I CAN'T quite imagine sitting in front of national television cameras and a studio audience with my ex-husband, current partner or any other family member, screaming and shouting at each other publicly about our issues.

Great as the temptation would be, it's better to keep a dignified silence even in the face of often extreme provocation or slander, than to dig out the linen you haven't quite got round to putting Vanish on and hang it ten feet up in the front garden.

But some people, not thinking straight or perhaps not in the best of mental health, decide that the answer to all their problems is to go on national television and be 1) filmed 24 hours a day, sleeping, having sex and flossing your teeth; 2) take a lie detector test about cheating/stealing; or 3) tell their significant other that the child they brought up isn't actually theirs.

Reality TV initially caught on around the late 1990s and since then hasn't shown much sign of waning in popularity.

However, following the apparent suicide of a Jeremy Kyle contestant, a government investigation will be undertaken into production companies' duty of care to participants.

The Digital, Culture, Media and Sport select committee announced the inquiry following the death of Steve Dymond just a week after he was filmed on the show.

The show has now – rightly, I believe –been taken off air permanently. Mr Dymond had failed a lie detector test which he had taken to prove to fiance Jane Callaghan that he had not been unfaithful, and their relationship subsequently broke down.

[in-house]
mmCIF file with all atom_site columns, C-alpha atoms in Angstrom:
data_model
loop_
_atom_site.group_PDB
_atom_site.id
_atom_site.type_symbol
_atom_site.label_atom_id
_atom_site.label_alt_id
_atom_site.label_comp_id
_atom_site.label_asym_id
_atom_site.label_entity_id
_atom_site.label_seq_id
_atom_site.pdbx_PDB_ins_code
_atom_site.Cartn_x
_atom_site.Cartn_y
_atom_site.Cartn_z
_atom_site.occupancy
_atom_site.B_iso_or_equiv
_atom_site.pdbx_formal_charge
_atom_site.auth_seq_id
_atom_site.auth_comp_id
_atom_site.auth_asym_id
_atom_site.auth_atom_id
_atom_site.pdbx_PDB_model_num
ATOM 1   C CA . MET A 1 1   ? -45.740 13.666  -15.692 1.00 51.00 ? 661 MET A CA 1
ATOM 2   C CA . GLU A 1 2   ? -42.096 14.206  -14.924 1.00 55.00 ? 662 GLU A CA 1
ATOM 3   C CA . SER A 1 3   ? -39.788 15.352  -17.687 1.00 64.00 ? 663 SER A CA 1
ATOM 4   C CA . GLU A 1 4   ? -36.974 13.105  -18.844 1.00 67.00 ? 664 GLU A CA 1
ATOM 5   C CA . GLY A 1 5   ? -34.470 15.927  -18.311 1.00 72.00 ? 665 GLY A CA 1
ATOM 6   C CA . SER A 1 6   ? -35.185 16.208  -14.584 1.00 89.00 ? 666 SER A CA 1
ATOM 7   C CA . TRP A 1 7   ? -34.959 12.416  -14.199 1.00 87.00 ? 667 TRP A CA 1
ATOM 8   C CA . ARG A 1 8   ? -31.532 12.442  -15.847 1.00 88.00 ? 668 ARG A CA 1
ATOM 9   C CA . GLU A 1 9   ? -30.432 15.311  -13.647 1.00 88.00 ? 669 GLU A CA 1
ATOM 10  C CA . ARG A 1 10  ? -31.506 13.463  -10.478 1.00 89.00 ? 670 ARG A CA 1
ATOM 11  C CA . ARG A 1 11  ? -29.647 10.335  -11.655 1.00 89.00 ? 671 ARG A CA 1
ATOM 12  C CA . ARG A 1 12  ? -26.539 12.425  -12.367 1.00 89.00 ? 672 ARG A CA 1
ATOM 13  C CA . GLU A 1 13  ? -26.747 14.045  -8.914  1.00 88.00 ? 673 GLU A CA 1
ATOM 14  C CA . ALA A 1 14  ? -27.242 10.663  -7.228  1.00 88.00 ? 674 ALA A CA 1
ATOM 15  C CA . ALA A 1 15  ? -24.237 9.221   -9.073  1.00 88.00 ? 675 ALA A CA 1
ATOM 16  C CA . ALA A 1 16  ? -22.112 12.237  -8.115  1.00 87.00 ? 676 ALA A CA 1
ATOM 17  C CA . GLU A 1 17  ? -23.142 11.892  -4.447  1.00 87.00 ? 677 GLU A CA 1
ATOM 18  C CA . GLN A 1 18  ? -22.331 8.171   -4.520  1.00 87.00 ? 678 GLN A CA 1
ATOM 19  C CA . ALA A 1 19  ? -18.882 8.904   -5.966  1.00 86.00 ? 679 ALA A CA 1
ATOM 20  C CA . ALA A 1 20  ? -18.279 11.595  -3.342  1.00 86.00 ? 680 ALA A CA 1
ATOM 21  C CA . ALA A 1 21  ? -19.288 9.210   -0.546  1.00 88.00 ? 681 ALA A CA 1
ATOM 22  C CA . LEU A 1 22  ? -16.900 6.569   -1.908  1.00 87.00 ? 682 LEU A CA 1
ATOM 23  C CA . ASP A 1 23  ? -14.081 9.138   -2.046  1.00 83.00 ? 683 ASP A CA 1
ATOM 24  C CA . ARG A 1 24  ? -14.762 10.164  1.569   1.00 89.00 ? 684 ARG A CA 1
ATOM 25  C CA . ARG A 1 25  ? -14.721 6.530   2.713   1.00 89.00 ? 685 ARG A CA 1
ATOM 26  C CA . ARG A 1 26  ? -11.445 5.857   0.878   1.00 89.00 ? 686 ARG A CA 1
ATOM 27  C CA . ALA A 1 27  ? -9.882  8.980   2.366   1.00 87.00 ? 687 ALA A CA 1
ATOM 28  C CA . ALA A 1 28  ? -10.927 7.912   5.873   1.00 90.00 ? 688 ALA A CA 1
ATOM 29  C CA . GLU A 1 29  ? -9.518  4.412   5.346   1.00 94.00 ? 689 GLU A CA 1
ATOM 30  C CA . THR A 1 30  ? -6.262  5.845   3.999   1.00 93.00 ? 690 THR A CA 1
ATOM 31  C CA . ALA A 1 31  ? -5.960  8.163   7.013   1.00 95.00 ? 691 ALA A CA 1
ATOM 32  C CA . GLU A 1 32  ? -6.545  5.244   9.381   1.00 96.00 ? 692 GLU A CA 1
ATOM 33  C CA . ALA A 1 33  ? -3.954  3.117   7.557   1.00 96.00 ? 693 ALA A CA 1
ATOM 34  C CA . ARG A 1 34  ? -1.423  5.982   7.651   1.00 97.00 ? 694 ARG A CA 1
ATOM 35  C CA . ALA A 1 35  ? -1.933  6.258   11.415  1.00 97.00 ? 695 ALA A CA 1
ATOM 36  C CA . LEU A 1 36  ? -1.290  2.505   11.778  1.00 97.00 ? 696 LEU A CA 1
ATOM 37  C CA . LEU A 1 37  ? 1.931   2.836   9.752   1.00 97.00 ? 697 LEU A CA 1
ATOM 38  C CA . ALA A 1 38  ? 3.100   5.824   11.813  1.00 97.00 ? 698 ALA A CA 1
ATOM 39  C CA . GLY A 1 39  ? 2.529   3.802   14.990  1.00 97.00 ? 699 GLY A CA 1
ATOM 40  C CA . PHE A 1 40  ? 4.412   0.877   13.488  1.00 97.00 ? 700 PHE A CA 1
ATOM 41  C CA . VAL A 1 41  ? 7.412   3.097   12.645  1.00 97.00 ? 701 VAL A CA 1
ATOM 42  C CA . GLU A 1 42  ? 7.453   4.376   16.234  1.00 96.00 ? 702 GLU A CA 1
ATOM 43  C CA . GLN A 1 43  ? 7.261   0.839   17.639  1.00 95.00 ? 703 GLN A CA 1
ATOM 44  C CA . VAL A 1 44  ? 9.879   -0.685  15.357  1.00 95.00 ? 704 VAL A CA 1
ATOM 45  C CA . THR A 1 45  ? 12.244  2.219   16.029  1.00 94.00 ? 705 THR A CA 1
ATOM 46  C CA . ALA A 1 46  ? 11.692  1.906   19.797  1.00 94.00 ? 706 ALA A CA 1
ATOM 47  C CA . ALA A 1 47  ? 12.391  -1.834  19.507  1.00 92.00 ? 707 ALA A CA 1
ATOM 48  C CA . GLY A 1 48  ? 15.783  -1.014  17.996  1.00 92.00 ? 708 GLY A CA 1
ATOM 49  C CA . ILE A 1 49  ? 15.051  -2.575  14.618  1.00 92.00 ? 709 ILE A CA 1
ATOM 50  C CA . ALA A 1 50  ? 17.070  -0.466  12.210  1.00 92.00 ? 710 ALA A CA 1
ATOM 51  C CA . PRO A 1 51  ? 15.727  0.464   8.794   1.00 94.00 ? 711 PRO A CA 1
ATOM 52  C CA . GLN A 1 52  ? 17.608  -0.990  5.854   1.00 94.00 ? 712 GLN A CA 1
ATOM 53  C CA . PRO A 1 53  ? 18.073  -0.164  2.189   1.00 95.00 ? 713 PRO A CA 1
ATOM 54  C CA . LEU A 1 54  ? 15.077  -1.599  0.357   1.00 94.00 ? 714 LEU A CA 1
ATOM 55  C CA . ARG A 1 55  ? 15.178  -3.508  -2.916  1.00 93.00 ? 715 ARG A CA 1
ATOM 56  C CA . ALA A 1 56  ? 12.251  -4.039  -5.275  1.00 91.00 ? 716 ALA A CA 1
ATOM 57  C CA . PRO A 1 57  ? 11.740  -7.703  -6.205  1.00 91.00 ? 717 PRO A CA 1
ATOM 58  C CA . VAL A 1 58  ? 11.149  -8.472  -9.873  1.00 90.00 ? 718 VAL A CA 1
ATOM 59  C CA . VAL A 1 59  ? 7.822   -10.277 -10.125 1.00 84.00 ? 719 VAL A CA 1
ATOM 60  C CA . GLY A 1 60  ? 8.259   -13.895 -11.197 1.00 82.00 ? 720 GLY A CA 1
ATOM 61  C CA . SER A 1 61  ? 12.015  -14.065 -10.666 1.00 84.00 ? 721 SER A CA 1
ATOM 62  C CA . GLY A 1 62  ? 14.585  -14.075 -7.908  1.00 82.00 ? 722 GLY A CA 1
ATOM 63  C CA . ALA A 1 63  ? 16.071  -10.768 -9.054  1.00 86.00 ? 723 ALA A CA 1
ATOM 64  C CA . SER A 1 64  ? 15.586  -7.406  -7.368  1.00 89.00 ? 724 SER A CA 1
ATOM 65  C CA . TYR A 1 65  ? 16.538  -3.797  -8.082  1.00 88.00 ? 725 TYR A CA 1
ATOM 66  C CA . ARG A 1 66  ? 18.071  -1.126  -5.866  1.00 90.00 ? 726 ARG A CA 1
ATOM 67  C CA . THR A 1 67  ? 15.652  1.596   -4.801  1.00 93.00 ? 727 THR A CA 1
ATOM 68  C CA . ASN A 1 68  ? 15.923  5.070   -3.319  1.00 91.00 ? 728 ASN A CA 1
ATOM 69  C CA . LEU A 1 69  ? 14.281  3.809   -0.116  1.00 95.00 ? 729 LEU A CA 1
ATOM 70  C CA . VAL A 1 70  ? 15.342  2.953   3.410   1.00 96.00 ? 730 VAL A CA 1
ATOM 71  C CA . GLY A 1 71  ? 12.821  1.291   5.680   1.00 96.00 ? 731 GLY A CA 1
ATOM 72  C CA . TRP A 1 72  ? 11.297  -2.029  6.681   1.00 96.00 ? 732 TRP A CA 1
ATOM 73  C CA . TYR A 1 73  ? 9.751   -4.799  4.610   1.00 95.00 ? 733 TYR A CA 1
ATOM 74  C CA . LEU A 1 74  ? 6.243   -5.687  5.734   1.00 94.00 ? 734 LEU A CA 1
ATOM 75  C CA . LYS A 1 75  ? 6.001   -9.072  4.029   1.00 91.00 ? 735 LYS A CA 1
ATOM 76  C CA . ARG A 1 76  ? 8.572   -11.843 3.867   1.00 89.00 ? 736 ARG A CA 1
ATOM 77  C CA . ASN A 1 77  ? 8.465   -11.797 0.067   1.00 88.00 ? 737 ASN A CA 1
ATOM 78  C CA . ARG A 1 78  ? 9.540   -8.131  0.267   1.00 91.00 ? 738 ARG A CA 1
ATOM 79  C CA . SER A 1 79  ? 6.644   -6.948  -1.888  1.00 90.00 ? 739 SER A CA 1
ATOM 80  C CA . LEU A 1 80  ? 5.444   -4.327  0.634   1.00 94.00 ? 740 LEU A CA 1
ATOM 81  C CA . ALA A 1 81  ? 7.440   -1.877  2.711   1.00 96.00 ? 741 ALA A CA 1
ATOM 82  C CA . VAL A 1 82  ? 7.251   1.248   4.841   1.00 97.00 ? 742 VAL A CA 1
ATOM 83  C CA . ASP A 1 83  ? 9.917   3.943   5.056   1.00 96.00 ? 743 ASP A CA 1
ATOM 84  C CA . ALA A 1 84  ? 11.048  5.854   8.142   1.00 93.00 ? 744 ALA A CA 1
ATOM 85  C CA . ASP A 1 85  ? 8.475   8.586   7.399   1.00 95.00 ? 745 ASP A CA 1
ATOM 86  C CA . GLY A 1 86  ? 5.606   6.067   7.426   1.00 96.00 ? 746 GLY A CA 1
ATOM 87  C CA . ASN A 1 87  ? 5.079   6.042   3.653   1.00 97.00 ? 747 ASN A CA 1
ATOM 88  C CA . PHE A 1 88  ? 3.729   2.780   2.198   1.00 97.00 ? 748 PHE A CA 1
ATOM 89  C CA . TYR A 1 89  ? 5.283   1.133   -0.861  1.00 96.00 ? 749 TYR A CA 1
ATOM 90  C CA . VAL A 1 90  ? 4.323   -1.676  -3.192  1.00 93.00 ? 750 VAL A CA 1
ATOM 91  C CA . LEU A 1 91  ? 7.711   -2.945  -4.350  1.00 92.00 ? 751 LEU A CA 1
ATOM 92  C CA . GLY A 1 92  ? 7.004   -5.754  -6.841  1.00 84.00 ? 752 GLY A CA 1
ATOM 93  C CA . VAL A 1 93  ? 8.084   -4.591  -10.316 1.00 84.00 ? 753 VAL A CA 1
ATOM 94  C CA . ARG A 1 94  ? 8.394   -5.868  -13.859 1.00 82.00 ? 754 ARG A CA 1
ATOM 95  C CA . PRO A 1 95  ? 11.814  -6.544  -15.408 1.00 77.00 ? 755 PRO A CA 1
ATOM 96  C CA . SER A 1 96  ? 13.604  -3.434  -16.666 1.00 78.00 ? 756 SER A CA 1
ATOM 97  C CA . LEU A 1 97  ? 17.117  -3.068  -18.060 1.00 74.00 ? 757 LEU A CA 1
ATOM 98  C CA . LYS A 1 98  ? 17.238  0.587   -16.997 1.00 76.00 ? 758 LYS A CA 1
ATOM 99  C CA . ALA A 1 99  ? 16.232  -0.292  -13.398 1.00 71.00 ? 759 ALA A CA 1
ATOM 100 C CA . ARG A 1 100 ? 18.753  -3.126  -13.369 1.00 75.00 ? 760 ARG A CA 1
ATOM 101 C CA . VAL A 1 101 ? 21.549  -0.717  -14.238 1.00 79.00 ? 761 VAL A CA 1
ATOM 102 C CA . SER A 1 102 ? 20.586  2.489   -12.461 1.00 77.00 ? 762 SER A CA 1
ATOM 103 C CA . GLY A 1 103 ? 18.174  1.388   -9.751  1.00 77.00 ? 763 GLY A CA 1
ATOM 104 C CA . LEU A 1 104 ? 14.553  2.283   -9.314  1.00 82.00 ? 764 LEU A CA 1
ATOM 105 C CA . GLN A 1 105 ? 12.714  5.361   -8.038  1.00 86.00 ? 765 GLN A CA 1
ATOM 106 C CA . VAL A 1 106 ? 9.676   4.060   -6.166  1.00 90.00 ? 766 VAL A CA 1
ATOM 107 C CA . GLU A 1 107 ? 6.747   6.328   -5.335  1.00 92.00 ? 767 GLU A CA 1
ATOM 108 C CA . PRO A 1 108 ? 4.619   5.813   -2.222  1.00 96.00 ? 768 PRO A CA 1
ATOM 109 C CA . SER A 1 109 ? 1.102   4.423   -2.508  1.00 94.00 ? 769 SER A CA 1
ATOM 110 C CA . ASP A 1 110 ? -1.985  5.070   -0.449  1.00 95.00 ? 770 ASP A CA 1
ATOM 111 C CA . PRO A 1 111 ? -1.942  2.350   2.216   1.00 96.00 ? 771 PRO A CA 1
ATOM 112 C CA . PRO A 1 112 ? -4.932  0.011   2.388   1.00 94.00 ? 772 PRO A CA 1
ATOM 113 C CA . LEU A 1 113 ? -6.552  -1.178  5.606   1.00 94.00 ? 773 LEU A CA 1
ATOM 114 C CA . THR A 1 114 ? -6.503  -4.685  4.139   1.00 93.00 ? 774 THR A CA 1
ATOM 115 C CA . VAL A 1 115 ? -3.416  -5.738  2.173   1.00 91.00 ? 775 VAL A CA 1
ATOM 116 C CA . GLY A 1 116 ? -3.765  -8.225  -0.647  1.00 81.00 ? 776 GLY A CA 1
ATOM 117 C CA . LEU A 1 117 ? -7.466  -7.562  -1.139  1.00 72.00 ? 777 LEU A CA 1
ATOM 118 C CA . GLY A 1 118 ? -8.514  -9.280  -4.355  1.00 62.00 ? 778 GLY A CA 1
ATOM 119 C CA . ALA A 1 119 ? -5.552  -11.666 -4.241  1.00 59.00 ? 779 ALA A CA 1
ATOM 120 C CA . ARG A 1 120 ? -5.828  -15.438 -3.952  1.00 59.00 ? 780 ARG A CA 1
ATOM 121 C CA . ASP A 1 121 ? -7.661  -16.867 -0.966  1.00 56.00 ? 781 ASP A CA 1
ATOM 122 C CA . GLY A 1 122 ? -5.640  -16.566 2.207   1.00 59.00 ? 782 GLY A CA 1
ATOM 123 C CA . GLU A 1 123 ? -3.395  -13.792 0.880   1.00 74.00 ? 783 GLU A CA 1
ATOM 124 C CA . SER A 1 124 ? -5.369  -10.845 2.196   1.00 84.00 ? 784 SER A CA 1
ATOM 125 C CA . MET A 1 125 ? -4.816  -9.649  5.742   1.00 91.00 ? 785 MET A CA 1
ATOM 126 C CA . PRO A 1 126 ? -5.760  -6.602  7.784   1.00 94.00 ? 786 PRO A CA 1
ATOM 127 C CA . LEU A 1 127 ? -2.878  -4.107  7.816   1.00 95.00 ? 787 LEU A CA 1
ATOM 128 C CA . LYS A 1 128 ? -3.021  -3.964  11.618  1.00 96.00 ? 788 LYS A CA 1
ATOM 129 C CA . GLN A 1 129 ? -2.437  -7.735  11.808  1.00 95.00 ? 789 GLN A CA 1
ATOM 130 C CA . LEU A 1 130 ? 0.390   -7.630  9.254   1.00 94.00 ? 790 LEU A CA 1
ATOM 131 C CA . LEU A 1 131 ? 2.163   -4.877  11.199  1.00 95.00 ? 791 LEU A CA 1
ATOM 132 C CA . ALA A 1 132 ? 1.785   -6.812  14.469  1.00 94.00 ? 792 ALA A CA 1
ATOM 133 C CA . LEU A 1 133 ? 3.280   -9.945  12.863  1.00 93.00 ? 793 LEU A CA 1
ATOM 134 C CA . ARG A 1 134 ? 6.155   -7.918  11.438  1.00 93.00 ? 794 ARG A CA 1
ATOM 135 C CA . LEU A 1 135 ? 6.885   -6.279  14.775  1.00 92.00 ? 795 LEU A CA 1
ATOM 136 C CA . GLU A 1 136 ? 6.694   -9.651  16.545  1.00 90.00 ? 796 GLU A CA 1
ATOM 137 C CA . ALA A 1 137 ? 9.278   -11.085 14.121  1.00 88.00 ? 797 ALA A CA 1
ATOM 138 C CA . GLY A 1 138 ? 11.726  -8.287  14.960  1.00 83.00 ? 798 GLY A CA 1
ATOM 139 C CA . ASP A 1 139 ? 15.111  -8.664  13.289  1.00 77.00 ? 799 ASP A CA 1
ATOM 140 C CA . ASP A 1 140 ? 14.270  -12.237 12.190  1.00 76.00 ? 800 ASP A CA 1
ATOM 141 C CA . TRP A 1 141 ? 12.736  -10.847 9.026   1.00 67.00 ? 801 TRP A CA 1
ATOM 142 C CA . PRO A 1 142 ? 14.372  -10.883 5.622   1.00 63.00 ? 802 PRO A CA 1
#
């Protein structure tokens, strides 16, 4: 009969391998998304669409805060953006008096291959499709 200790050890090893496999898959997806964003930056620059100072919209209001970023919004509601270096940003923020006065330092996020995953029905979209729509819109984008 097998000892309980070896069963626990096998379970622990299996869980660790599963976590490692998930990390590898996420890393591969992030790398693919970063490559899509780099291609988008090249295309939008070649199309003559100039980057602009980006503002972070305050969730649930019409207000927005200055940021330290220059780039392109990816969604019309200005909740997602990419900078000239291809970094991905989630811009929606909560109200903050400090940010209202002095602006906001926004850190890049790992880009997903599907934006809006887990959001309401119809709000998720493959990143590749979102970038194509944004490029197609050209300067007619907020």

Jeremy Kyle was car crash television – and a million viewers loved it. But I often wondered what prompted people to put themselves through such scrutiny other than the fact they were extremely vulnerable members of society.

Years ago, a distant relative of mine, who was going through a particularly difficult time with drugs and alcohol, appear on the Tricia show.

He had gone on the show to tell his wife she was too fat when she was actually bordering on anorexia. I was really shocked to see him and the abuse that he got.

I later found out he'd just done it for a night in a London hotel and a £100 appearance fee and had made the whole thing up.

But the disturbing thing about shows like this is while they masquerade as trying to help people, all they are really doing is exploiting them. They may try to offer a lot of support before and afterwards, but really they are taking people's lives, making a snap judgement about it and portraying that on TV.

Two Love Island contestants have also taken their own lives in separate incidents- but the money-making prime time show has not been axed.

Being in poor mental health is difficult as it is in the age of social media and reality TV. People are either constantly feeling inadequate against people's seemingly perfect lives or they are oversharing their emotions publicly or posting their visit to Accident and Emergency.

Our lives and our minds are not enriched by this. In fact, it takes up valuable space where sense and knowledge should live. And the impact on mental health is, tragically for some, just too much.